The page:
But – and to me this was a huge stretch – Klein decided to explain Clinton’s Iraq vote as more evidence of how committed she was to listening. Writes Klein:

Clinton’s great mistake, her vote for the Iraq War, is an object lesson in the dangers of listening to the wrong people. ‘If left unchecked, Saddam Hussein will continue to increase his capacity to wage biological and chemical warfare, and will keep trying to develop nuclear weapons,’ she said, having listened to the wrong intelligence assessments.

She justified her vote by saying she had listened to President Bush and she would trust him — ‘I will take the president at his word that he will try hard to pass a UN resolution and will seek to avoid war, if at all possible’ — and there is probably no sentence she has uttered that she regrets so bitterly.

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But of course, this wasn’t a flaw of listening, it was a flaw of believing the wrong person — if, that is, one takes seriously that Clinton cast that vote in the belief that Bush would use it not as permission to start a war but as a way to get a vote at the United Nations that would prevent the war.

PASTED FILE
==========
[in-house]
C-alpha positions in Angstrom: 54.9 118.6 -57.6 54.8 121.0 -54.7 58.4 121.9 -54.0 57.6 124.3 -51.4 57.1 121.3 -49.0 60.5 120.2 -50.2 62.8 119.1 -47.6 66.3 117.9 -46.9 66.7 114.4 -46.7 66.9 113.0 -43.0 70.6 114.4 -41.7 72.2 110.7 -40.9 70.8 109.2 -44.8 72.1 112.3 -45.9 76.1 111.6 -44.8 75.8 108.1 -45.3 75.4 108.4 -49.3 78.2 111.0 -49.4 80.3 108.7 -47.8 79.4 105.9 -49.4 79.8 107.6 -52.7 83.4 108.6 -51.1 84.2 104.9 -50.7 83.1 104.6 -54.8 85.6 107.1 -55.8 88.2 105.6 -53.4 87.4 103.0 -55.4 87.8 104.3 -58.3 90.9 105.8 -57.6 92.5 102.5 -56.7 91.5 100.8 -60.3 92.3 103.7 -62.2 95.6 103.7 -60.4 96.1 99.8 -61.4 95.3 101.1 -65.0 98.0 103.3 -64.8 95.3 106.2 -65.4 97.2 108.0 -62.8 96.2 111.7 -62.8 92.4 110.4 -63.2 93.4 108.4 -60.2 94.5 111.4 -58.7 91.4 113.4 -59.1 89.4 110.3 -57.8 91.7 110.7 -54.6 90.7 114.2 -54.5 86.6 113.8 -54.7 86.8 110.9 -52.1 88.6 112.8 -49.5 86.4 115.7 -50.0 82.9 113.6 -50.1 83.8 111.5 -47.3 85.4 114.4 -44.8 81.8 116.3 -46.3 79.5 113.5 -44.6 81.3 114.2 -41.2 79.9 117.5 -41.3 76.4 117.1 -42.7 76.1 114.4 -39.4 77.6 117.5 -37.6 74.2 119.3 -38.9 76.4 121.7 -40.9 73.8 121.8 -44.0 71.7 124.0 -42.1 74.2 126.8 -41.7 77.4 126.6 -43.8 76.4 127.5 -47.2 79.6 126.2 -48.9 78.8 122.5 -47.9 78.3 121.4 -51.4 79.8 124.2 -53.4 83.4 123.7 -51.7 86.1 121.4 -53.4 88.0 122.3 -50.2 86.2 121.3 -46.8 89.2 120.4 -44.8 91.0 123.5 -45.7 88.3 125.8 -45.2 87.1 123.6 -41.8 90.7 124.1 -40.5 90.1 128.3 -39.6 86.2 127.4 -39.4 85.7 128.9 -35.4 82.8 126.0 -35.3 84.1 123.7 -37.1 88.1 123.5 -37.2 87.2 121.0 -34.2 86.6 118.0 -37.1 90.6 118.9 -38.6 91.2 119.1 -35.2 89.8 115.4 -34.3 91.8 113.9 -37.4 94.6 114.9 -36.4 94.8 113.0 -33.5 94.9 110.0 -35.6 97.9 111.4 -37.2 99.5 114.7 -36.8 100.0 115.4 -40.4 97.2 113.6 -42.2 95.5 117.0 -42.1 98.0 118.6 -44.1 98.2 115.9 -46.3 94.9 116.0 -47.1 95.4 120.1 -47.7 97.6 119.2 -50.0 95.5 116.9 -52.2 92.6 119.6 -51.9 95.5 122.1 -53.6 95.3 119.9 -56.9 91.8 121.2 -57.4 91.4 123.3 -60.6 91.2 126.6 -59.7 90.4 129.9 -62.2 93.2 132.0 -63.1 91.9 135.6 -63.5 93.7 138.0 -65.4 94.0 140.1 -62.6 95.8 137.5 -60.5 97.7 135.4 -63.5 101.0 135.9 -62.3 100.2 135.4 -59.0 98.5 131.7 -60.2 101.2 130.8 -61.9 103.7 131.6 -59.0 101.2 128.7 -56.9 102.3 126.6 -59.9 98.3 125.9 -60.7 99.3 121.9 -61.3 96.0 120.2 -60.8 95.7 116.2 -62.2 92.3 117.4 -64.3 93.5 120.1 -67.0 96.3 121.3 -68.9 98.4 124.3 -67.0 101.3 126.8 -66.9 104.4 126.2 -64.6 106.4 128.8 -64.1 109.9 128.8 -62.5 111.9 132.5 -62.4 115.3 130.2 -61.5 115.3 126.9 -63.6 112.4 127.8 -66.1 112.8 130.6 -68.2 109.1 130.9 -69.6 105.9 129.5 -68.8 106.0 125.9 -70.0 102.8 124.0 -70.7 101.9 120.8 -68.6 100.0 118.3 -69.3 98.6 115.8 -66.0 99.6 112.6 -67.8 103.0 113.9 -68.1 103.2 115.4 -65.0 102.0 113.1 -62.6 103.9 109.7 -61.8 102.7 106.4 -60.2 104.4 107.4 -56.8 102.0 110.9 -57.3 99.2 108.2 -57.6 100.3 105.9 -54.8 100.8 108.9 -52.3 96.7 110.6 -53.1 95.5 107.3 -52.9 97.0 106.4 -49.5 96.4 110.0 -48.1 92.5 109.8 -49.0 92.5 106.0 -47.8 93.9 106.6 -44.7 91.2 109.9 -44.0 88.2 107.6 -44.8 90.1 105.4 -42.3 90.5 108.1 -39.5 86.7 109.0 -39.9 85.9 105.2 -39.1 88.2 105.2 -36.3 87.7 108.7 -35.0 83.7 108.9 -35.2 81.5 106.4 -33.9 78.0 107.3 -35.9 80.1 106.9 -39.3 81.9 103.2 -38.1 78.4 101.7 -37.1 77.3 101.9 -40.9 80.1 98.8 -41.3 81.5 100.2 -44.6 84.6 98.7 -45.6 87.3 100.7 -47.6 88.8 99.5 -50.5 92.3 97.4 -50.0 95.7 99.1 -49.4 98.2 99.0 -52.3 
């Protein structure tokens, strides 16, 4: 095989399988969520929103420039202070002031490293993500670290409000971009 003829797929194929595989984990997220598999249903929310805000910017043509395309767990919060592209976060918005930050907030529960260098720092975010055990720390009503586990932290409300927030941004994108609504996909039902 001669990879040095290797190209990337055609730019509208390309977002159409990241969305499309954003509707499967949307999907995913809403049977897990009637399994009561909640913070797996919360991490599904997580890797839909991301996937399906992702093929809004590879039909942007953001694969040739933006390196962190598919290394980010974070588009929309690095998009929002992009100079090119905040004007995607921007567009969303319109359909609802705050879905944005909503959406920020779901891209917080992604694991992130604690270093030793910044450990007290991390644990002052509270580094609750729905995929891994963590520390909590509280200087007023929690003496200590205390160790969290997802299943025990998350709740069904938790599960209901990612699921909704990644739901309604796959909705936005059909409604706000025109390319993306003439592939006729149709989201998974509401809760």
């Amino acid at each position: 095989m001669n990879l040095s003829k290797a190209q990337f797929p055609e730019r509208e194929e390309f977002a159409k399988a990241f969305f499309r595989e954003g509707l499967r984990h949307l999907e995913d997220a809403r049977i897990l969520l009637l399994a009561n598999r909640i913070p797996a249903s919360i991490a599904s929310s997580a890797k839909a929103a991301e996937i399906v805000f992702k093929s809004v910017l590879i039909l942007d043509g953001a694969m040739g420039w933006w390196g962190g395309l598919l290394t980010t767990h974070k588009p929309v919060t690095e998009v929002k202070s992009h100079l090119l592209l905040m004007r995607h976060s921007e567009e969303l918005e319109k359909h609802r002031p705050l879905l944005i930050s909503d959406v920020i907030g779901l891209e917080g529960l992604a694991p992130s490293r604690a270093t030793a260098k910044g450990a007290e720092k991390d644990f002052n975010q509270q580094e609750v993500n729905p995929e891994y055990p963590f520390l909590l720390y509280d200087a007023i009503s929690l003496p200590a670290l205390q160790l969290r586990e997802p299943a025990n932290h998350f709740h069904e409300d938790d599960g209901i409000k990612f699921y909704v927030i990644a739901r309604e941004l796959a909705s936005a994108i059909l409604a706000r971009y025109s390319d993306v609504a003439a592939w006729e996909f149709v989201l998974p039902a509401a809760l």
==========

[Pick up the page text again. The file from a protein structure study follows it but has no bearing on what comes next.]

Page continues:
(By the way, Donald Trump, who claims to have opposed the Iraq War in advance, has failed to produce any evidence to back that up, and there is evidence on the record that he supported the war.)

And lastly, Klein says there is one group that has lost Clinton’s ear, namely, the news media. Writes Klein:

There’s one group Clinton absolutely can’t stand hearing from: the press. She believes the media offers wall-to-wall coverage of trumped-up non-scandals that ultimately prove hollow. She resents the fact that when the stories finally fall apart, the press just moves on, but the damage lingers in the public’s view of her. And, well, she’s right. Whitewater, Travelgate, Benghazi — there’s no politician who has been at the center of so many scandals that have turned out to be worth so little.